The aim of this paper is to critically examine the rationale for citizen engagement in the delivery of public health programmes through exploring perspectives on volunteer roles in two case studies: a neighbourhood health project based in a disadvantaged housing estate and a sexual
health outreach project working with men who have sex with men. Interviews were conducted with stakeholders, including managers, practitioners, volunteers and service users. Volunteers were found to perform a bridging function, connecting disadvantaged communities to welfare provision, and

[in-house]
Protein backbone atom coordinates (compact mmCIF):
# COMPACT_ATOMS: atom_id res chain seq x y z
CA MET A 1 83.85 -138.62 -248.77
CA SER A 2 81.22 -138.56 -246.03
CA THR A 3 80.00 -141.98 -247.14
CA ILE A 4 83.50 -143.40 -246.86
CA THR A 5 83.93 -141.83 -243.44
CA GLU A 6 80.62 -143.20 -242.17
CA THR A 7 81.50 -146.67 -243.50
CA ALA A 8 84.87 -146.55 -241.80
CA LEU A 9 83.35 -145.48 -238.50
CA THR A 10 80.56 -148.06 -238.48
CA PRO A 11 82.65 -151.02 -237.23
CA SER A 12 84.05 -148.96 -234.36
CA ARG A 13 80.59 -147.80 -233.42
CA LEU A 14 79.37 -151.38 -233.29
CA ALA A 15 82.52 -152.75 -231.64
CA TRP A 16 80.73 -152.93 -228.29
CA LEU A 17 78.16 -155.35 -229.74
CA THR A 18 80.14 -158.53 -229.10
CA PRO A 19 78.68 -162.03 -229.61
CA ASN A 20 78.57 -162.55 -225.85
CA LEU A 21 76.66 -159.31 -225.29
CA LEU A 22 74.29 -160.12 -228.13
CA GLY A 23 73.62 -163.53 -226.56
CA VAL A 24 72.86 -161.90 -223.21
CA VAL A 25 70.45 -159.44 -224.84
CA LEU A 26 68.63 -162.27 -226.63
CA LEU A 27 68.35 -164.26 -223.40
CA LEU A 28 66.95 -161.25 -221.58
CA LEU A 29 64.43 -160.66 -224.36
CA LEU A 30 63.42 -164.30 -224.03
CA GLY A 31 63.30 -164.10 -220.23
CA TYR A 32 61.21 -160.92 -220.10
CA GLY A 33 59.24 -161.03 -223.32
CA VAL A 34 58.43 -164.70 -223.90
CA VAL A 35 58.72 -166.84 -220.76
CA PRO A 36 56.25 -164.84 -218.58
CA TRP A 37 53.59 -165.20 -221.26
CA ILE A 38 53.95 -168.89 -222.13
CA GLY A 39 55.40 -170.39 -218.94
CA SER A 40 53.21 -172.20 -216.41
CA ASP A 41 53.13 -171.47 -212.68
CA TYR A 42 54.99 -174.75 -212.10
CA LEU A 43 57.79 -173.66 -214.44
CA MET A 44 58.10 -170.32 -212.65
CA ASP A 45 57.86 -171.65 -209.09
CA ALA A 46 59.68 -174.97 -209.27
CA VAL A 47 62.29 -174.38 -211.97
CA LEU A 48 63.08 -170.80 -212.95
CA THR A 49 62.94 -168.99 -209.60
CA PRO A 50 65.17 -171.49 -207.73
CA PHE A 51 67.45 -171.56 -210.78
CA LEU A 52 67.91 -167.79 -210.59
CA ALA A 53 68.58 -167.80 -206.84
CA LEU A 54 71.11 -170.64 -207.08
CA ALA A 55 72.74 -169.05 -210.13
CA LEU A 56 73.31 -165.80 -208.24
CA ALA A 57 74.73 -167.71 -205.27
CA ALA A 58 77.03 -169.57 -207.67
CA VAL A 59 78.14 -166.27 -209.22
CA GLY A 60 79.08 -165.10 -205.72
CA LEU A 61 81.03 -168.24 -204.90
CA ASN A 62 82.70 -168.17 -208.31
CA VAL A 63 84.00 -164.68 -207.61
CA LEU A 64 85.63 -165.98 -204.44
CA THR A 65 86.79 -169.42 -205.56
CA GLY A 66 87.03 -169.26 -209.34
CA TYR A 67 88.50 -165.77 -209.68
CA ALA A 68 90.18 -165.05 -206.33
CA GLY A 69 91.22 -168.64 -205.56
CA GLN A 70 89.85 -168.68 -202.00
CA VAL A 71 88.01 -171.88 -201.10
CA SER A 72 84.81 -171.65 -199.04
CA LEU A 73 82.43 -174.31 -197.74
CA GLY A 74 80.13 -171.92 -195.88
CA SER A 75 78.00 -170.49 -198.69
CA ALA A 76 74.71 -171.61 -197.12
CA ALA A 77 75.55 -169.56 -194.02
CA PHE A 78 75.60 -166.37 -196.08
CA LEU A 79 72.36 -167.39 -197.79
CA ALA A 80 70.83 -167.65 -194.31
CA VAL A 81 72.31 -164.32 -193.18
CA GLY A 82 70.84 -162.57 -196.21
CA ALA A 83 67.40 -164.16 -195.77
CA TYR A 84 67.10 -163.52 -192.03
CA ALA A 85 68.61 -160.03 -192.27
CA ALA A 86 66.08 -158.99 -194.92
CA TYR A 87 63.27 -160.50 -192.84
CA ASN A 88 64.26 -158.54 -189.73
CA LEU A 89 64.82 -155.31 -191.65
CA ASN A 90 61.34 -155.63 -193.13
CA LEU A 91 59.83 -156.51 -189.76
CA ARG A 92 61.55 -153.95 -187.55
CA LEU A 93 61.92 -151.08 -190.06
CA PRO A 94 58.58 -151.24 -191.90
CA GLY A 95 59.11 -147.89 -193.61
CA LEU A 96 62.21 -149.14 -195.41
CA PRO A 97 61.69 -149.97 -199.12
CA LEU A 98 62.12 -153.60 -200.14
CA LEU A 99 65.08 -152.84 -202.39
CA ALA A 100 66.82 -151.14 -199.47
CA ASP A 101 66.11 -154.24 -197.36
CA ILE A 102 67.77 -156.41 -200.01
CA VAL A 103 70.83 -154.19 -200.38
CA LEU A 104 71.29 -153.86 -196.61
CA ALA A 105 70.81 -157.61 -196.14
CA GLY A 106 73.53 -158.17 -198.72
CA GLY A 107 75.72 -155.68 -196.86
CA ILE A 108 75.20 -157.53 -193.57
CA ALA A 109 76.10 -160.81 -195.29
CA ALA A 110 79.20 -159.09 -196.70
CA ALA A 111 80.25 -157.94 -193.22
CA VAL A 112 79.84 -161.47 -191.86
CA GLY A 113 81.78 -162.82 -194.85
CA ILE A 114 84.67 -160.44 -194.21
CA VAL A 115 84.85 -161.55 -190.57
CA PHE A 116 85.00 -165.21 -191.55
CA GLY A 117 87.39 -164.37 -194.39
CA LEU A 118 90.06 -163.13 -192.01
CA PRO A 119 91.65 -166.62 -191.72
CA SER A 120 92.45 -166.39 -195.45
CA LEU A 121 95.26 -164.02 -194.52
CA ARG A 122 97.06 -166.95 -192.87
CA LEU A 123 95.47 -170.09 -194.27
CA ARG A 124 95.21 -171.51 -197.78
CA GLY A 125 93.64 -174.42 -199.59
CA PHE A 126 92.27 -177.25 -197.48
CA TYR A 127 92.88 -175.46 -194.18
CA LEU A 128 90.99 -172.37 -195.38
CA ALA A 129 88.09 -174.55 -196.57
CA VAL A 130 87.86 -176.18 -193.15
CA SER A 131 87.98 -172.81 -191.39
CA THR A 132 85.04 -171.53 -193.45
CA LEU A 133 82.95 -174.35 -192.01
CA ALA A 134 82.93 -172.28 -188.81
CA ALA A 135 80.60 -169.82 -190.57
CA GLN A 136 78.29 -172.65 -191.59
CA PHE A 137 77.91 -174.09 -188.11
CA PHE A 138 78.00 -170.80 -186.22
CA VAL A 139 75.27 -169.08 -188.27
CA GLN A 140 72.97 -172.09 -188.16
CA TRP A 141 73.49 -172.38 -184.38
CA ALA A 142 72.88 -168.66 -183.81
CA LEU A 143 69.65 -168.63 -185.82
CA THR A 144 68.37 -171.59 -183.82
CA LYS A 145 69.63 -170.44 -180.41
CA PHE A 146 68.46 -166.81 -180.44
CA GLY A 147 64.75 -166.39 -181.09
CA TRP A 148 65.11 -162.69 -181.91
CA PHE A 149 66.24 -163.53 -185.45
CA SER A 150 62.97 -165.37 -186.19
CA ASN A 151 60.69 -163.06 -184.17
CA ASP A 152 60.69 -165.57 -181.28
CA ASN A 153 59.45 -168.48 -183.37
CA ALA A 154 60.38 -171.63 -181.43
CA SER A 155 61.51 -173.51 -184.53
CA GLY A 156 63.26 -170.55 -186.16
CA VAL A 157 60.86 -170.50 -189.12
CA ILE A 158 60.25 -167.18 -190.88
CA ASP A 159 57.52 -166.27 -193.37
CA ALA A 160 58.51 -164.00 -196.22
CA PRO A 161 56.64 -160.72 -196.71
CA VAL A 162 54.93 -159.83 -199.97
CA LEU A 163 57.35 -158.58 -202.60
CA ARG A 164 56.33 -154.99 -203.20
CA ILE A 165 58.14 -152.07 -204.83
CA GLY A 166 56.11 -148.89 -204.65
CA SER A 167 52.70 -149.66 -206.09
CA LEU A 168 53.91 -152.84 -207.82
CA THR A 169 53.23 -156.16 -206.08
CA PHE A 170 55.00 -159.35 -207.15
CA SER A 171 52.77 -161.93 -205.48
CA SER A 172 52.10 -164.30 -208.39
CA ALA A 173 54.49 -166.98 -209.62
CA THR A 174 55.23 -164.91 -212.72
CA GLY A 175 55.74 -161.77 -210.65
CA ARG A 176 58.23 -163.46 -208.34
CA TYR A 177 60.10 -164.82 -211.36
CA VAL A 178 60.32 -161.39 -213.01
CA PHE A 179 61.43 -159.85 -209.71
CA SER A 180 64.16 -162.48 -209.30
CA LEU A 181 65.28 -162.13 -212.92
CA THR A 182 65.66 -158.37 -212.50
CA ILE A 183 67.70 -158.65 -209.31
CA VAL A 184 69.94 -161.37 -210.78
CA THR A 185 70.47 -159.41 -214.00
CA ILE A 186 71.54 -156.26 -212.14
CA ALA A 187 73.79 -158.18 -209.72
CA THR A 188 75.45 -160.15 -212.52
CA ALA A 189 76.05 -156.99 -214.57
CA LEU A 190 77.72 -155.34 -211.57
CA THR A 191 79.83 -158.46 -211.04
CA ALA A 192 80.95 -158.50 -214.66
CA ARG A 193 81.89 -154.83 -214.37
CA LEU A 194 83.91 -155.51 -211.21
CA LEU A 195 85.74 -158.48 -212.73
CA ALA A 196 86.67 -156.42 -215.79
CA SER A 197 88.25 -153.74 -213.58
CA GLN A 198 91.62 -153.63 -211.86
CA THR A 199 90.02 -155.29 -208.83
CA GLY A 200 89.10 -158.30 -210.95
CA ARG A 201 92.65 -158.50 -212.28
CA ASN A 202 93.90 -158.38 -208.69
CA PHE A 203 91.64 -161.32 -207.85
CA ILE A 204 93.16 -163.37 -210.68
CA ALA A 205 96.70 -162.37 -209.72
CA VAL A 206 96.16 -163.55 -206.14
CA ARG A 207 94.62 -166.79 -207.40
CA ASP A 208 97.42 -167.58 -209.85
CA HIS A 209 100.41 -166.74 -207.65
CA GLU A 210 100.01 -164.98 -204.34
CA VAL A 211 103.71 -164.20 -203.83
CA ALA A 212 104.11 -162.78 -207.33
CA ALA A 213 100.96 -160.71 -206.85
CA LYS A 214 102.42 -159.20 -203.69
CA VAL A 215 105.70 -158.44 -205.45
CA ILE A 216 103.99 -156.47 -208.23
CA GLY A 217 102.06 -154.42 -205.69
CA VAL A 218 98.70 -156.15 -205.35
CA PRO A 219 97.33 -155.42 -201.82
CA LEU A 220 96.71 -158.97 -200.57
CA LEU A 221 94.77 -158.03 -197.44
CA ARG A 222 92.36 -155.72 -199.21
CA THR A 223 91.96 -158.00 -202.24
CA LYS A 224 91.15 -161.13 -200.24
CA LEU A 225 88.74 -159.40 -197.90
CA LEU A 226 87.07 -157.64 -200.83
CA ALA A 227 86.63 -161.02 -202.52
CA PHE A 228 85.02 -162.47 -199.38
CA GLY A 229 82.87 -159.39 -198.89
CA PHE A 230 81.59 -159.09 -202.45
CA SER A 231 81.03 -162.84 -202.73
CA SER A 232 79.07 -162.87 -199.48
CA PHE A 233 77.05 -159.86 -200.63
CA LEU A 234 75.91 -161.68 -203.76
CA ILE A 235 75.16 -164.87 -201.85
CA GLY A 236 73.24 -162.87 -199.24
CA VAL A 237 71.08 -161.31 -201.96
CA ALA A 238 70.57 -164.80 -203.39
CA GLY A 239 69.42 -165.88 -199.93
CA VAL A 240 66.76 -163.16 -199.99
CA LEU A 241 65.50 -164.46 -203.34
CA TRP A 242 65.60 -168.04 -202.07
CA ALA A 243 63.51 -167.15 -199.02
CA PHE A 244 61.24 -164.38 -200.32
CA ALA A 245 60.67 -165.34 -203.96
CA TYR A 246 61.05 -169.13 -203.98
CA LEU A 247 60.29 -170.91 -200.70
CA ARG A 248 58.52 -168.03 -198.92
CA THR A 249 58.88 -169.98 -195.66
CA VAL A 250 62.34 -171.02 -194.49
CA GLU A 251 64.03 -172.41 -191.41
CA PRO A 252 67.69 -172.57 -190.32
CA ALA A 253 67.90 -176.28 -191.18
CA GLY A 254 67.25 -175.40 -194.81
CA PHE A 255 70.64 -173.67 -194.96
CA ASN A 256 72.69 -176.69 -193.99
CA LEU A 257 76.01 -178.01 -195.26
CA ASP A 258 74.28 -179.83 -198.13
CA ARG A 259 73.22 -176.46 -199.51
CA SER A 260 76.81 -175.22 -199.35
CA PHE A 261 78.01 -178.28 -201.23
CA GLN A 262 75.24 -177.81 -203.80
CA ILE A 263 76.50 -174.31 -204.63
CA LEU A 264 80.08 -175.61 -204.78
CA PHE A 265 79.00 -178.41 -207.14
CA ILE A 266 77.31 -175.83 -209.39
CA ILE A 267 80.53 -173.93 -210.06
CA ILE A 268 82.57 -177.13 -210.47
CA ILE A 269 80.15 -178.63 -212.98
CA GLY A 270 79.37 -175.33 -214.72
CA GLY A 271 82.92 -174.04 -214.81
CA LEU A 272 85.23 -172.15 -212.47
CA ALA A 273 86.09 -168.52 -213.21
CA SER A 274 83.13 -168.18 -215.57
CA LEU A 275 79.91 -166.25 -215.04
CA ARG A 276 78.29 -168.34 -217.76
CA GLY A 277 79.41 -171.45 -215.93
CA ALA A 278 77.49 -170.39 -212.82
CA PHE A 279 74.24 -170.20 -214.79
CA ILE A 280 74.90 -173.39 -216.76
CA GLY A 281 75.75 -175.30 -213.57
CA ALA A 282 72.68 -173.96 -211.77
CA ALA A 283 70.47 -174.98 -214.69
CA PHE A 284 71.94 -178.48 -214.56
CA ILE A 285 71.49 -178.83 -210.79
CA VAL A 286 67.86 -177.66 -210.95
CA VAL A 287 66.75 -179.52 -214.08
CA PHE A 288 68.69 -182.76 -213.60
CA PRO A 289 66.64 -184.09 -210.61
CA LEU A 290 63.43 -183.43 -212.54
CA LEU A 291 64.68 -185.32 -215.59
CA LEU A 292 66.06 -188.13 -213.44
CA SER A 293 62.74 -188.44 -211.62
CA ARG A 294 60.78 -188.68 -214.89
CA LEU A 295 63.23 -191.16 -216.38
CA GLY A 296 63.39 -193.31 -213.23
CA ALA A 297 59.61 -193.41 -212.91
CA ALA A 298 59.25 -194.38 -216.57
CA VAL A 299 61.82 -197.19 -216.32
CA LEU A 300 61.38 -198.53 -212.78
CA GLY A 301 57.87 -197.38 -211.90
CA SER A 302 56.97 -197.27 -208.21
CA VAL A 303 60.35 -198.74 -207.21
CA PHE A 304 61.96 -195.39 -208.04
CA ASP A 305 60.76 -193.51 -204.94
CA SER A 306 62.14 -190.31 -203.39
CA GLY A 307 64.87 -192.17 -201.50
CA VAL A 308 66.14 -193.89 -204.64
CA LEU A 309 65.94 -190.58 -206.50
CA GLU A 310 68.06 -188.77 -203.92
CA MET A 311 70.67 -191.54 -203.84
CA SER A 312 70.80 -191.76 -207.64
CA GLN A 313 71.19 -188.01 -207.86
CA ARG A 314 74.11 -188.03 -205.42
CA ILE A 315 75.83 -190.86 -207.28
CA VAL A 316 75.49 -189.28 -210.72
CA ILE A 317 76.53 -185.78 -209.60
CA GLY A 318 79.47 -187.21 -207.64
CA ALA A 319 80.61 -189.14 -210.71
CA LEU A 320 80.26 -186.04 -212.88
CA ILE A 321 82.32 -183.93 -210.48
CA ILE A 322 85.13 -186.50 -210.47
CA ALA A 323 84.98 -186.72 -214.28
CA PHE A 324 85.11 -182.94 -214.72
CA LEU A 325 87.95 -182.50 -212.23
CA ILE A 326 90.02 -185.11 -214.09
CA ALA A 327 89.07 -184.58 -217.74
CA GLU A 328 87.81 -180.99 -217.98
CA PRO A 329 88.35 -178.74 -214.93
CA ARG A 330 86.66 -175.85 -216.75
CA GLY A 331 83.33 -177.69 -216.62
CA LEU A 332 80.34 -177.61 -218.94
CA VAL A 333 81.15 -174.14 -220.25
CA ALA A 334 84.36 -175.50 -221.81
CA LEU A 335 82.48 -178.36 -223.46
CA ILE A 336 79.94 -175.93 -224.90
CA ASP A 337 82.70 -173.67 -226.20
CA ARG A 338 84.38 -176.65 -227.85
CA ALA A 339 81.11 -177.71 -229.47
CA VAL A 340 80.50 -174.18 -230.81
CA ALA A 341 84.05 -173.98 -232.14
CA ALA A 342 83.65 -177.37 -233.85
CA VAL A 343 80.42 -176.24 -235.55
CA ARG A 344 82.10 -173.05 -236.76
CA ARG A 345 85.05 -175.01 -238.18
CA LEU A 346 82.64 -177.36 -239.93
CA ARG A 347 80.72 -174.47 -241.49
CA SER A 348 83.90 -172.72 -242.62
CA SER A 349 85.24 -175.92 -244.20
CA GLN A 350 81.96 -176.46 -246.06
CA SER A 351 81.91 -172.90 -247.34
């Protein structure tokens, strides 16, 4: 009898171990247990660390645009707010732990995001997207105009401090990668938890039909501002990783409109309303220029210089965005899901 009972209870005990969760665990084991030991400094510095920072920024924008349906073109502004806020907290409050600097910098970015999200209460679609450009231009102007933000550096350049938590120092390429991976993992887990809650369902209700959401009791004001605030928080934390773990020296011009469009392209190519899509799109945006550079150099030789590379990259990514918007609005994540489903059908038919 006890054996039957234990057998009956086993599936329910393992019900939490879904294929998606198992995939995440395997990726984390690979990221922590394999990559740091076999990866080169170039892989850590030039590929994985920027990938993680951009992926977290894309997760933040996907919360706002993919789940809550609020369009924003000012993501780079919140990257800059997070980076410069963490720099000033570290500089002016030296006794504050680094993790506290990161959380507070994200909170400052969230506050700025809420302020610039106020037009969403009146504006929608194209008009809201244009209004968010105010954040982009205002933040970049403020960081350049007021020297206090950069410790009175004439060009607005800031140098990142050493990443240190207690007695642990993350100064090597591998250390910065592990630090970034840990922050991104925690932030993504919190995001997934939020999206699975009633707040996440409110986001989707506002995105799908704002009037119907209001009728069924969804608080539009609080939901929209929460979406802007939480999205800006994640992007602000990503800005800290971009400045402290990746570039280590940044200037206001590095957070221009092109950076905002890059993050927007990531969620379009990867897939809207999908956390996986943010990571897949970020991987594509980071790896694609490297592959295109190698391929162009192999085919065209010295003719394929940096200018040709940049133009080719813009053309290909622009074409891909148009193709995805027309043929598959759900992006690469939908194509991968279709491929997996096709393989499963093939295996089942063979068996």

they were engaged in social networks beyond their immediate role. The paper concludes by arguing that citizen engagement in public health is not a superficial response to welfare deficits, but should be framed as an appropriate strategy to address health inequalities at community level, within
a citizenship framework.
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